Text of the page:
Ellen Millar is an actress. A rising star with everything going for her. New flat, newly-single, new jobs lined up. She has the key to life. What could go wrong? How about a charming Irishman with more baggage than an airport.
Jane Slavin is an actress and novelist who works regularly with Big Finish, mostly in the Doctor Who range. Last month, Big Finish announced that Slavin will become a new regular companion opposite Tom Baker. As police officer Ann Kelso, a role created specifically for her, Slavin will star in the eighth series of ‘The Fourth Doctor Adventures’.
‘Writing on the Water’ is Slavin’s debut novel, first published in 1998.
When Ellen meets Aedan, a handsome director with a warm Irish accent, a brief and intense romance ensues. Unfortunately, Aedan refuses to let go of his past and it won’t let go of him. So Ellen is dragged along an emotional roller coaster that both strengthens and weakens her in equal measure. What can Ellen do when promises were made that she intends to keep?
Big Finish Productions have given this story the audiobook treatment with Slavin reading her work. It probably goes without saying that a seasoned actor reading a story she knows intimately means the narration is excellent. Slavin performs Ellen’s inner turmoil with skill and her mastery of accents ensures a heavily populated story can be followed. Though without the text, it was occasionally tricky to know when Ellen had said something or merely thought it.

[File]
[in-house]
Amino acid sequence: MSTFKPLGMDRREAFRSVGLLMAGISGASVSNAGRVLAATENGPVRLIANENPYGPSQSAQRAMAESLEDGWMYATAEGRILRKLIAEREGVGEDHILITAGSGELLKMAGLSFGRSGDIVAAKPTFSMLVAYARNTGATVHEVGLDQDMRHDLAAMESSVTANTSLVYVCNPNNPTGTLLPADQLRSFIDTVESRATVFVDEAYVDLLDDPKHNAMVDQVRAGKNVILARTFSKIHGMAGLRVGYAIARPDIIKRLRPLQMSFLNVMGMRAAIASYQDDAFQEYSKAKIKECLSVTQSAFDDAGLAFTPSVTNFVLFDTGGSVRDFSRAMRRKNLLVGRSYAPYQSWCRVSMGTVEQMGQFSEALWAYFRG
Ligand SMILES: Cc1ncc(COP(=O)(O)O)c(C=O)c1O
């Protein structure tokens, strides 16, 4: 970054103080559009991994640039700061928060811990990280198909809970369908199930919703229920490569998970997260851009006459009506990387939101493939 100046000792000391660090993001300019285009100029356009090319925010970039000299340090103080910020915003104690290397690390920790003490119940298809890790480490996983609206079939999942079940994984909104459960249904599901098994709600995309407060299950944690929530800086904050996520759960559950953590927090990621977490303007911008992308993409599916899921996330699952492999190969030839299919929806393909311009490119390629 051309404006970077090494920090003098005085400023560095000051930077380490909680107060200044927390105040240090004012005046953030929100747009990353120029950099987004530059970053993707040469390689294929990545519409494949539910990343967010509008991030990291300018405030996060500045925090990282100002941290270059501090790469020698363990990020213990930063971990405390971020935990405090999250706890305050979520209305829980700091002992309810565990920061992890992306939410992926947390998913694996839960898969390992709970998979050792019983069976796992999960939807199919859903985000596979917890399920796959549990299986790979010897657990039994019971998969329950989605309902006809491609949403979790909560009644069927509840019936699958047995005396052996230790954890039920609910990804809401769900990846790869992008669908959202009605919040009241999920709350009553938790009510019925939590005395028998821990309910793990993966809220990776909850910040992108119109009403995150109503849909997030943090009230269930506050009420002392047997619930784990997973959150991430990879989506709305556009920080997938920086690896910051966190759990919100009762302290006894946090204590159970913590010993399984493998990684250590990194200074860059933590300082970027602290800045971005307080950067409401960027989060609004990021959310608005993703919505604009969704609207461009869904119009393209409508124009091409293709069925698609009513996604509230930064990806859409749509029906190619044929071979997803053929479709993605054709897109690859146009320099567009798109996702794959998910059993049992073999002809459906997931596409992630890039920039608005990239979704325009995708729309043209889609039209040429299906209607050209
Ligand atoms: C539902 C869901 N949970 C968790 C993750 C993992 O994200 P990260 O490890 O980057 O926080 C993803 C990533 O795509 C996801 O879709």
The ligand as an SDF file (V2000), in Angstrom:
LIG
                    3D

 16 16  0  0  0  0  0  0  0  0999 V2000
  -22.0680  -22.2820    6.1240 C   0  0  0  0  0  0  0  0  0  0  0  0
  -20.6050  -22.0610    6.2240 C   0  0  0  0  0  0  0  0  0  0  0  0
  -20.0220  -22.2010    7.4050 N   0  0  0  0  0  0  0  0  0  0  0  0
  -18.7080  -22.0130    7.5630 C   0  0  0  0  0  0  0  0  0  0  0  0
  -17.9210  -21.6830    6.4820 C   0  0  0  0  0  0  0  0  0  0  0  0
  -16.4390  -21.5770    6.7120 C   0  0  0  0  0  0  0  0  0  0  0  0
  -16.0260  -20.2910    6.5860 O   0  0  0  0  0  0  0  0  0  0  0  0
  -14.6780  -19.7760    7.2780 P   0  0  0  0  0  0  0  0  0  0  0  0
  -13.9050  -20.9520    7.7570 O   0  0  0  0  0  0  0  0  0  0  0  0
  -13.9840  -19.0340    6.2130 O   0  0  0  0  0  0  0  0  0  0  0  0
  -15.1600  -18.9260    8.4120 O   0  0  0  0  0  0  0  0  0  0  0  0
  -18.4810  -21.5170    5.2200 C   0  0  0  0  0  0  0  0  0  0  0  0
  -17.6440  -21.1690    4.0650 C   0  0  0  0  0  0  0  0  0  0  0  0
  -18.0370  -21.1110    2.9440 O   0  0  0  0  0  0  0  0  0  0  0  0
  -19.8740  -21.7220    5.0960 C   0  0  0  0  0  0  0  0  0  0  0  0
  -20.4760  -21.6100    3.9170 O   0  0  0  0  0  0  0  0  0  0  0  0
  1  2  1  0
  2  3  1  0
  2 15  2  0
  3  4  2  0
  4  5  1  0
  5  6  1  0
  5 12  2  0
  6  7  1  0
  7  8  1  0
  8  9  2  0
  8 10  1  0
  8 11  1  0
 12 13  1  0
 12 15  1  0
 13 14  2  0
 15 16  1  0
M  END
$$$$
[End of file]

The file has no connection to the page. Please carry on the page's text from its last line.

The Key to Life
As Slavin notes in the acknowledgements, at least one of the characters is based on a real person. Indeed there are several plot points that, based on only cursory research, seem to be partly autobiographical. This probably goes towards explaining how Slavin manages to render the feeling of heartbreak so perfectly. Writing the character to be in her mid-twenties was a good move to make Ellen’s obsessive behaviour more believable. She’s young and hasn’t got the emotional ties and history that Aedan has. Ellen’s feelings are intense and free, Aedan has to temper his actions with what will hurt the fewest people. A lot of interesting themes are drawn from that mismatch and ultimately it’s down to an age difference.
Being a tragi-comic-romantic-drama-character piece, this is definitely unique in Big Finish’s catalogue. And, at just shy of eight hours long, it’s one of the more demanding listens. It’s easy to follow though and, despite a lot of location changes, flows very naturally. Aedan comes and goes throughout the story and quickly establishes a routine of disrupting Ellen’s recovery at crucial moments. Not only does this keep the plot moving, it helps to emphasise Ellen’s addiction for this man.
Slavin contrasts that with Ellen’s career – something else she likely drew inspiration from her own life for. Ellen has always wanted to be an actress and loves the work. So whereas her love for Aedan happens quickly and intensely, her love of acting is slow and deep. The narrator shoves it to the background when Aedan’s around. And, when he’s gone, Ellen dives into work to help her recover from the damage he leaves. It’s a positive message of finding personal fulfilment but tragic for how easily it gets undone. Once again, I think Slavin draws on her own experience to enhance the story and it absolutely pays off.